5. How much additional residual risk is being taken if the SSN is only one of two authentication requirements?
It depends upon the other authentication item and how widely known that item is, or could be. However, you have a good point; if you use the SSN *plus* another item to verify identity, then you’ve made it much harder for a crook to get into your account, as long as those other items are not geographic location and birth date (part of the items in the algorithm used to generate an SSN). However, this still does not address the issue of how getting into accounts is not even necessary now when valid SSNs can be used to open accounts and do any number of crimes.
It is a good thing that the Social Security Administration (SSA) is changing the algorithm for generating SSNs in 2010. However, that will still leave all the SSNs generated before 2010 at risk of being comparatively easily discovered and inappropriately used, regardless of the controls that exist to protect access to the SSN itself within millions of businesses. Think about the millions of SSNs that will continue to be at this risk for many decades to come.
What I encourage you all to think about is…

  • How does your organization use SSNs?
  • Are they used, wholly or partially, as identifiers?
  • Are they used to verify identities in your customer service and other types of call centers?
  • Are they used to verify identities in your online applications?
  • Are they used to verify identities in person?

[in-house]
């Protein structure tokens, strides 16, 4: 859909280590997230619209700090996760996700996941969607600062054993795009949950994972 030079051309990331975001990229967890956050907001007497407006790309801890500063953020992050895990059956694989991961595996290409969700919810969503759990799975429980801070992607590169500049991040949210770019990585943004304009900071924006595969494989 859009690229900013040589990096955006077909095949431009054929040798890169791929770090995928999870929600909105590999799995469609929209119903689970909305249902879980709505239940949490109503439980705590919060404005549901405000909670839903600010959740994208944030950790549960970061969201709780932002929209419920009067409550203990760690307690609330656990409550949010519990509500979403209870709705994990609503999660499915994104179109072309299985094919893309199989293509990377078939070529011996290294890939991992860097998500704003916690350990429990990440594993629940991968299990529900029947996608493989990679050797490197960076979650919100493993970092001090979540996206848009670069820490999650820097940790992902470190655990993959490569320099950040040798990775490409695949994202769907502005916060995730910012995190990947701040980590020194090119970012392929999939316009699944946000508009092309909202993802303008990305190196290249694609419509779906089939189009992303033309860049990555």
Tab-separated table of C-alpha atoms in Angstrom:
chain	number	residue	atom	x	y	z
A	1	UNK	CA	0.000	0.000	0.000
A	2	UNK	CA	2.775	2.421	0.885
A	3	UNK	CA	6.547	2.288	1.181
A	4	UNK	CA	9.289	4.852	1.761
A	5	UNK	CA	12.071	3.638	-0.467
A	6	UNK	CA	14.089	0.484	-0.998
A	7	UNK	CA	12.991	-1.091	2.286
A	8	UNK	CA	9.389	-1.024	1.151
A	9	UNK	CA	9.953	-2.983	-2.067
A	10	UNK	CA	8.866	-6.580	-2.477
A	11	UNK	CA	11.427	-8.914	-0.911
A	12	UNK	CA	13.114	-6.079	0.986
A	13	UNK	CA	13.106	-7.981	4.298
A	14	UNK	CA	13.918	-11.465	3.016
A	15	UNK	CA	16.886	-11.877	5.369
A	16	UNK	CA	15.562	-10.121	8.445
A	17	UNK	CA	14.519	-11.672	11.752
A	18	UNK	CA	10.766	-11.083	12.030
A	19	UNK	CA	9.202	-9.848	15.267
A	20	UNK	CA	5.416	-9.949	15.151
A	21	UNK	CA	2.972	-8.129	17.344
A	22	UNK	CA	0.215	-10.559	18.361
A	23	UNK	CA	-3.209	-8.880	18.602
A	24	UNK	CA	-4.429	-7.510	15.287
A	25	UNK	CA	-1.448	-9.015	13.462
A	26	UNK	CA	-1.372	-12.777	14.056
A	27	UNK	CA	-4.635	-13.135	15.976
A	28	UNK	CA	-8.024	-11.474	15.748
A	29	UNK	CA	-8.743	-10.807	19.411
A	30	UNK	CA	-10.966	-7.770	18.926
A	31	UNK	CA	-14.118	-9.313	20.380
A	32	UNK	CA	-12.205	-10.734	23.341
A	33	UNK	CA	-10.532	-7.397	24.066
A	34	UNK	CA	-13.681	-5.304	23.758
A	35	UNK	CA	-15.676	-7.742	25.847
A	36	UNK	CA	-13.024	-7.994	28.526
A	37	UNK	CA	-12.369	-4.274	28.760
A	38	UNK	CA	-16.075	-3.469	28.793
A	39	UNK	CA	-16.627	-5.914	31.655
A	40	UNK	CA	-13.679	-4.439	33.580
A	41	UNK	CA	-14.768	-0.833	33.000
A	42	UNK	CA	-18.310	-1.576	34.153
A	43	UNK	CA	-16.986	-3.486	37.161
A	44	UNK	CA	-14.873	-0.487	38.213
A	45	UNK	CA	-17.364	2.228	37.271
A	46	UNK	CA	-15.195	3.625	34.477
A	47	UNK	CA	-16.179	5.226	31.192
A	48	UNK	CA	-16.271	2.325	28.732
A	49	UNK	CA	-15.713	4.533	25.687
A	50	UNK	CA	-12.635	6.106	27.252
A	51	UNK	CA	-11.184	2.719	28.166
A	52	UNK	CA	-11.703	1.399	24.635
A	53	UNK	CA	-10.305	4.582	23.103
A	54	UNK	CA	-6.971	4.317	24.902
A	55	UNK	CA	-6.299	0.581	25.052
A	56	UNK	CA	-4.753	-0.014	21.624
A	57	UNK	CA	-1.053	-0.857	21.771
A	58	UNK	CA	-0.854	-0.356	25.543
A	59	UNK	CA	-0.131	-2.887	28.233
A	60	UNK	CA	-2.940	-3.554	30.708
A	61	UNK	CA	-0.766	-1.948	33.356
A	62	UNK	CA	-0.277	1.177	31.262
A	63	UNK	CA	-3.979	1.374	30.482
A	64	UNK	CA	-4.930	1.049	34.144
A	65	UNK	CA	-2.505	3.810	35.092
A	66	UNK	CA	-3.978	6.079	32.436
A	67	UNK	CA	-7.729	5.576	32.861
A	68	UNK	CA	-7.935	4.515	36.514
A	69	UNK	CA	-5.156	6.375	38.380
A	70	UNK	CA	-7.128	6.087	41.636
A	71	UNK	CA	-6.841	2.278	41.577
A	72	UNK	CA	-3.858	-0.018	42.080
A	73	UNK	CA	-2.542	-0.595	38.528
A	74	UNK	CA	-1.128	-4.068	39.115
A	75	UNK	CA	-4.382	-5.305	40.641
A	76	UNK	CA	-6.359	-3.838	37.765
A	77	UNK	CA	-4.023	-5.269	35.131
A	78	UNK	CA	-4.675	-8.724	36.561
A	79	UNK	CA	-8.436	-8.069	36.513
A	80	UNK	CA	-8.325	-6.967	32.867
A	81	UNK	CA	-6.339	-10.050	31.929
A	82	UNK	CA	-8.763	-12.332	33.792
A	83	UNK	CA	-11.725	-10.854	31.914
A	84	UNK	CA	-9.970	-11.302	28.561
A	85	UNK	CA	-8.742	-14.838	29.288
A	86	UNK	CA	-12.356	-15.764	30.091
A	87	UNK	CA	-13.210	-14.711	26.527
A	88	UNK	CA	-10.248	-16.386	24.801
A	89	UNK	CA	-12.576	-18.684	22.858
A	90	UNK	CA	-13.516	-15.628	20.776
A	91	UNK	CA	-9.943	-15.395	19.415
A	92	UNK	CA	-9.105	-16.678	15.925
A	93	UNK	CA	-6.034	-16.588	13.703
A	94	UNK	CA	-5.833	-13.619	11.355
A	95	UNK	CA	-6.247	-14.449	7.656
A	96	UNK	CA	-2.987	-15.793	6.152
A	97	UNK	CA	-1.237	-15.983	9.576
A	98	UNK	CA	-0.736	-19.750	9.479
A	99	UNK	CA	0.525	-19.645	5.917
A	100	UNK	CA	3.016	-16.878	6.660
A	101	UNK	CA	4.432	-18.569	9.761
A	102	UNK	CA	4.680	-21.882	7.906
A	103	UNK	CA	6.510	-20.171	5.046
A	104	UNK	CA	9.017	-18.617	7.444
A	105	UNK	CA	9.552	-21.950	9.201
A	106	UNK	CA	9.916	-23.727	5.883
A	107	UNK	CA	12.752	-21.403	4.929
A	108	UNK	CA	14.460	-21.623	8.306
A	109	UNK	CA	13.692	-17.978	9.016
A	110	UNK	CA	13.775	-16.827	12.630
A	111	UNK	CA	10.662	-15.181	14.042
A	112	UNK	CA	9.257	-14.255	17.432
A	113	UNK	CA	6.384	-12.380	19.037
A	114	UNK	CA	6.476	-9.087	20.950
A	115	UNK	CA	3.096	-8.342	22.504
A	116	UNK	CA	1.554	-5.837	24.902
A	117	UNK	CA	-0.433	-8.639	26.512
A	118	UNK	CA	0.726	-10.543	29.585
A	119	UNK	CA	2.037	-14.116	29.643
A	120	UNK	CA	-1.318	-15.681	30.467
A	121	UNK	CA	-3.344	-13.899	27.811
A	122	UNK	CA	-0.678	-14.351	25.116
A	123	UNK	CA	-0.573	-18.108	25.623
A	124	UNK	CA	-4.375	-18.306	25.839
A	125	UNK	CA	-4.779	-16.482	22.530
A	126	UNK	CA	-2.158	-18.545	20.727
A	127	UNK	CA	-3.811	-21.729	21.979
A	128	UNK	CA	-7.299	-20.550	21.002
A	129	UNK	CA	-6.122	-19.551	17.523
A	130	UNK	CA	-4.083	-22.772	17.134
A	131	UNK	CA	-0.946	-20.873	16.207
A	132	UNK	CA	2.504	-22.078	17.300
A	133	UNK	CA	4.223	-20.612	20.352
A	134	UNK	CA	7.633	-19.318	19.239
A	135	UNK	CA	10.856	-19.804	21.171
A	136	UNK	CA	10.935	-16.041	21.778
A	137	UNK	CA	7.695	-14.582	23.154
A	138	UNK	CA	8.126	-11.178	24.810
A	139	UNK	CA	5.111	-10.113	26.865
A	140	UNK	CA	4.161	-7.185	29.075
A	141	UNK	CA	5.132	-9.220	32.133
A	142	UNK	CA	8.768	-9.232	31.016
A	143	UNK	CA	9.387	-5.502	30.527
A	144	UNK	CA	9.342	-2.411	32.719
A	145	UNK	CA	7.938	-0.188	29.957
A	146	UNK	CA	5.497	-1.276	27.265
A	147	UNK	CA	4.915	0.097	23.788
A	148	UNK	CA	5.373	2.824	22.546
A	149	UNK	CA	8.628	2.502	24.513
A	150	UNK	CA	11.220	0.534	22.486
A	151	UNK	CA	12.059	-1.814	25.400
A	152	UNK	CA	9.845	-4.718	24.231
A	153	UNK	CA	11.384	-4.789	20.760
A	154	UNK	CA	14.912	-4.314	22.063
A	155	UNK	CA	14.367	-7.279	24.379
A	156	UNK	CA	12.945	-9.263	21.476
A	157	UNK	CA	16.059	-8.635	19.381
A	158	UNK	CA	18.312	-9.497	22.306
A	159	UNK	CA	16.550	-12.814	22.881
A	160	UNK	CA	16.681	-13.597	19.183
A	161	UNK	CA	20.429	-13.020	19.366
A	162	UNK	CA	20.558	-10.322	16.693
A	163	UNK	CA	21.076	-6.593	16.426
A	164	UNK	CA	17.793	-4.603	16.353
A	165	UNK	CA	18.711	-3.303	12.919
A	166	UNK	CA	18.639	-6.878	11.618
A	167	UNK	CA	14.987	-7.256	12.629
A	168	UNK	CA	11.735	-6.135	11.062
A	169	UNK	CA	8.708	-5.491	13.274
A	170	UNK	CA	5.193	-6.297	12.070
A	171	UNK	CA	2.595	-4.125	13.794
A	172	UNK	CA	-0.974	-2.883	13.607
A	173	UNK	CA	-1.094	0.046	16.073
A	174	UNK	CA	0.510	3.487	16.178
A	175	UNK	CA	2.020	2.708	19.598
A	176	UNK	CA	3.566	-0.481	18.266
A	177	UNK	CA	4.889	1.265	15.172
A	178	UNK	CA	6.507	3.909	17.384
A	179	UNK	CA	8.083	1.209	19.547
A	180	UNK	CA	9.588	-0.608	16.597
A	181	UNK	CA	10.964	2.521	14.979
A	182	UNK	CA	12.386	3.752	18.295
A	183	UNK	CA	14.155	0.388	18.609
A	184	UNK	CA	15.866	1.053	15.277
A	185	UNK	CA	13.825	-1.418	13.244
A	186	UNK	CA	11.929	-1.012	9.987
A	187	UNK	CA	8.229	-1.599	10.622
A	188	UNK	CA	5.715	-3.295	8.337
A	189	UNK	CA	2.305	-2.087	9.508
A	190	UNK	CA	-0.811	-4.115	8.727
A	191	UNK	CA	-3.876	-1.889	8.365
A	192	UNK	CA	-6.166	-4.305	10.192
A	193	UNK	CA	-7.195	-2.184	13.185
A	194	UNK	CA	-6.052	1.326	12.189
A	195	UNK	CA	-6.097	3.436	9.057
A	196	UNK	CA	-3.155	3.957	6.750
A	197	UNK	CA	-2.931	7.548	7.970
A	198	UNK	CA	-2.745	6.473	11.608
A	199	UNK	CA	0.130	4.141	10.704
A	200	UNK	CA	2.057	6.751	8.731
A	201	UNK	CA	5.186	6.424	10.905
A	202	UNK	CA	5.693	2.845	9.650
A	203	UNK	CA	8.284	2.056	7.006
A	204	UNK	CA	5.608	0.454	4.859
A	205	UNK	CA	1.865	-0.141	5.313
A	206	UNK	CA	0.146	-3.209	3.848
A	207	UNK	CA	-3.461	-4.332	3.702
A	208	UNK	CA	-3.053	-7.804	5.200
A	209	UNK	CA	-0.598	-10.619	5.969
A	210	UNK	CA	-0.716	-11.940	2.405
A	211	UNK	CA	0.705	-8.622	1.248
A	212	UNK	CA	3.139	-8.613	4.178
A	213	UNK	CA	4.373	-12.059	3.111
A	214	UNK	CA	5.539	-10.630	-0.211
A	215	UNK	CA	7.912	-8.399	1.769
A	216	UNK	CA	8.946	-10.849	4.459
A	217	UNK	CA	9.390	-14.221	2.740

• Are they required to open accounts?
  • Do all your personnel have access to IDs that are made with whole or partial SSNs?
  • Do your business partners and contracted workers have access to IDs that are made with whole or partial SSNs?
  • How do the organizations where you do business use SSNs?
  • Do they ask you for your SSN to do business with them?
  • Do they ask you for your SSN when you call them?
  • Do they use your SSN as some, or all, of your account number?
  • Do they require your SSN to change access your account, or change your password, online?
  • Who sees the SSN (partial or whole) you provide to them? Electronically or on hard copy?

People have been concerned for years about SSNs and the many risks for how widely they are used, and how much more widely they continue to be used. As publication of this CMU study gains momentum, the public, your customers and your employees are going to become concerned, and will likely ask how your organization is using SSNs. It is always good to be prepared for how to answer.